In recent years there has been a great deal of fiction, non-fiction, TV and other drama about the Tudors and the times before, including that of King Richard III.
In these and in many histories the needs of the media and the academic formats etc. leave out a great deal, notably of the detail and the many lesser but often critical people involved.
This is the first of two posts about families at the centre of all that happened and who played a major role.
Lionel de Welles, Lord Welles
Lionel was born in 1406, was Knighted at Leicester in 1426 with King Henry VI, by John, Duke of Bedford, the third son of King Henry IV, and became a Knight of the Garter in 1456, with a stall in St. Georges Chapel at Windsor Castle, and his banner above it. As major supporters of the Lancastrian faction during the Wars of the Roses, the family were deeply involved in the developing conflict.
The “Roses” have come to be a myth about it being a contest between Lancashire and Yorkshire. In fact the Dukes and Earls of Lancaster had their main base at Pontefract Castle, and the Honour of Pontefract, their major holding was a substantial territory in mid Yorkshire. Similarly the Dukes of York had major inherited holdings in Lancashire.
The first marriage of Lionel was to Cecilia, in 1417, to the daughter of Sir Robert Waterton of Methley and Joan of Everingham, daughter of William de Everingham and Alice, daughter of Lord Grey of Codnor.. Sir Robert was the son of Sir Robert Waterton and Cecily Fleming, daughter of Sir Robert Fleming of Methley.
Both of the Sir Roberts’ died in the same year, 1424. The elder Sir Robert was a trusted retainer of both John of Gaunt, Duke of Lancaster, and his son, Henry, later King Henry IV. He was Constable of Pontefract Castle at the time of the imprisonment and subsequent death of King Richard II there.
He was a close adviser to King Henry IV (Bolingbroke), and during the period of Bolingbroke’s exile from England, went with him on the Crusade of Lithuania where they rode with the Teutonic Knights, a major military order, and developed the military skills for the eventual coup that displaced King Richard II. After the Battle of Agincourt, the Duke of Orleans was kept there for a time, but allowed parole to hunt and visit the local magnates.
Lionel was with King Henry V in France in 1430, summoned to Parliament in 1432 and was a royal councillor from 1434. From 1437 to 1444 he was Lieutenant of Ireland. His marriage to Margaret, widow of the John, Duke of Exeter, married him into the royal family (see below), and in 1451 to 1455 he was Lieutenant of Calais with Edmund Beaufort, his brother-ion-law.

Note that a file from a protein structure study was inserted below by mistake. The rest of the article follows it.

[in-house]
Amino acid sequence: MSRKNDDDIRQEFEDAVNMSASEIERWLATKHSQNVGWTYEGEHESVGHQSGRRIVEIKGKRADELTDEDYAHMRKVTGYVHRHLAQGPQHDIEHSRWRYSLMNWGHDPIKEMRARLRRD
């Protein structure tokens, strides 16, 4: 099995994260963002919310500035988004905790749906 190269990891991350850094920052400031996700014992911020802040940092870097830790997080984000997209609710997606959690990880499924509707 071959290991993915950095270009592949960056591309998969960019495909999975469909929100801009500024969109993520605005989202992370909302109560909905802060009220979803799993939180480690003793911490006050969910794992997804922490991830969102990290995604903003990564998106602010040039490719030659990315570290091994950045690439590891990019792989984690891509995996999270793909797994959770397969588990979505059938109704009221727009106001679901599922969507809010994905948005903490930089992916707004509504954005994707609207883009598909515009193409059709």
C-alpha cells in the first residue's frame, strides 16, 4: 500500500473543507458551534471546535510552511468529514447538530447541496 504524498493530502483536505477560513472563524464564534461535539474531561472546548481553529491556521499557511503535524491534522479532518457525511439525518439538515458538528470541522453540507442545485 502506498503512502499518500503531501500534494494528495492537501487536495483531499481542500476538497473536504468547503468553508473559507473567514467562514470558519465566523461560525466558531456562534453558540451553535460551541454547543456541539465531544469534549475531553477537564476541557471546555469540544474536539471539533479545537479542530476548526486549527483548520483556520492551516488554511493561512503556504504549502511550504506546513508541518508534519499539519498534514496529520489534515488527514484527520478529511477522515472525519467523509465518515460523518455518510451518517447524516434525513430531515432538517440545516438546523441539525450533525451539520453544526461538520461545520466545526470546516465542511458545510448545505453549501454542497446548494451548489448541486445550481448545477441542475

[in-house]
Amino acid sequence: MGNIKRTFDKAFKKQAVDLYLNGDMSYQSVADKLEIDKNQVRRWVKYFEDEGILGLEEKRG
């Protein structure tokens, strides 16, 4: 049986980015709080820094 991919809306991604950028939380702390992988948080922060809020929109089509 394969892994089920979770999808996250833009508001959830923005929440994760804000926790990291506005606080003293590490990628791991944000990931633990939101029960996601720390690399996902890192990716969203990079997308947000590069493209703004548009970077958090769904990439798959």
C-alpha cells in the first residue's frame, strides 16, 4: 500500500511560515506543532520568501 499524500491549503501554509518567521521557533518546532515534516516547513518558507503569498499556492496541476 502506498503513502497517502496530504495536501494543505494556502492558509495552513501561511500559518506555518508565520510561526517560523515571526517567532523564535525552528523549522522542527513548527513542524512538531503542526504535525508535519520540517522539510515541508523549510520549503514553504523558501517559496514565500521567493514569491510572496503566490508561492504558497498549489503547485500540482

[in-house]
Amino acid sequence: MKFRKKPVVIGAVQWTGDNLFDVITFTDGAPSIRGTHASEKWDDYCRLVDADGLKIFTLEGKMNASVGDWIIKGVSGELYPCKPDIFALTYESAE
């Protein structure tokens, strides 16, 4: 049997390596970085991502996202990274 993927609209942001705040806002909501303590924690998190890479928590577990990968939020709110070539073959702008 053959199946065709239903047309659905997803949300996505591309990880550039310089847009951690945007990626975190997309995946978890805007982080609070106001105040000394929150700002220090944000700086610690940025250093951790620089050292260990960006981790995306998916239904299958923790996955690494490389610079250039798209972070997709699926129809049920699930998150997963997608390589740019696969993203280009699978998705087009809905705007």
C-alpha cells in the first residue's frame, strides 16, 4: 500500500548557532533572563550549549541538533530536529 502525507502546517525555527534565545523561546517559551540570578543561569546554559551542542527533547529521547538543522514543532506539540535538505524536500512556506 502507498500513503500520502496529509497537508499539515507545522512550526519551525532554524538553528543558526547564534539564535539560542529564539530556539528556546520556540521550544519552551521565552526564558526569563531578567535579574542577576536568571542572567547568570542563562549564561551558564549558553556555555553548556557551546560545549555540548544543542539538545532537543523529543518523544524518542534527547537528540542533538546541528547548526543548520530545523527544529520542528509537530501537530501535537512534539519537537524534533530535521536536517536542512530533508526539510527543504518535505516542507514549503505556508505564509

On 13 May 1457 Lionel was elected Knight of the Garter. He took the Lancastrian Oath of Allegiance in 1459 and was with Margaret of Anjou, The Queen at the Battle of St. Albans in 1461, and then at Towton (see below).
There were five children of the marriage of Lionel and Cecilia Waterton:
Richard, Lord Welles, see below.
Eleanor, who married Thomas of Hoo, Lord of Hoo and Hastings, whose daughter, also Eleanor, married Sir James Carew of Beddington in Surrey, see the Hoo and the Carew summaries and later family descents.
Cecily, who married Sir Robert Willoughby of Eresby, and left issue and descendants.
Margaret, who married Sir Thomas Dymoke, beheaded 1469, and then Robert Radclyffe and who left issue by her first marriage and descendants.
Katharine, who married firstly, Sir Thomas Laund, and secondly, Robert Tempest.
After the death of Cecily, Lionel married Margaret, daughter of Sir John Beauchamp of Bletsoe, a branch of the Beauchamp family of the Earls of Warwick. Lionel and Margaret had a son, John de Welles, see below. Margaret was the widow of John Beaufort, Duke of Somerset, and grandson of John of Gaunt, and Duke of Lancaster, the 4th son of King Edward III.
So Lionel became step-father to Margaret’s daughter by her first husband, the Margaret Beaufort who married Owen Tudor at a young age and whose son Henry became Earl of Richmond and then in 1485 at the Battle of Bosworth he overthrew King Richard III to become King Henry VII.
In 1461 at the Battle of Towton, near Tadcaster where 30,000 are said to have died, the greatest known total in any battle on British soil, Lionel was killed and was buried in the magnificent Waterton tomb at Methley with his first wife Cecilia and her grandparents.
Richard de Welles, Lord Welles, married firstly, Joan, daughter of Robert, Lord Willoughby of Eresby, and left no known issue. His second wife, Margaret, daughter of Lord Strangeways, was the mother of his son, Robert de Welles, and a daughter, Joane. Lord Strangeways was beheaded at Huntingdon together with his brother-in-law, a Dymoke.
Robert de Welles married Elizabeth, daughter of Lord Bourchier, but was executed at Doncaster in 1470, without issue. His father, Richard, died at the Battle of Loose Coat Field in 1471. Joane married firstly, Sir Richard Pigot, and secondly Sir Richard Hastings, who later took the Welles title.
John de Welles fled to Brittany when King Richard III usurped the throne in 1483 from King Edward V, one of the Princes who died in The Tower. John returned in 1485 as part of the expedition when King Henry VII took the throne at the battle of Bosworth.
John was rewarded with the title of Viscount and a marriage to Cecily, a daughter of King Edward IV, but died without issue, and is buried with Cecily in Westminster Abbey. In 1532 the title Lord Welles fell into abeyance, no descendants being in a position of enough political power or wealth to persuade King Henry VIII for the grant of title.
Part 2 will deal with the family of Carew of Beddington.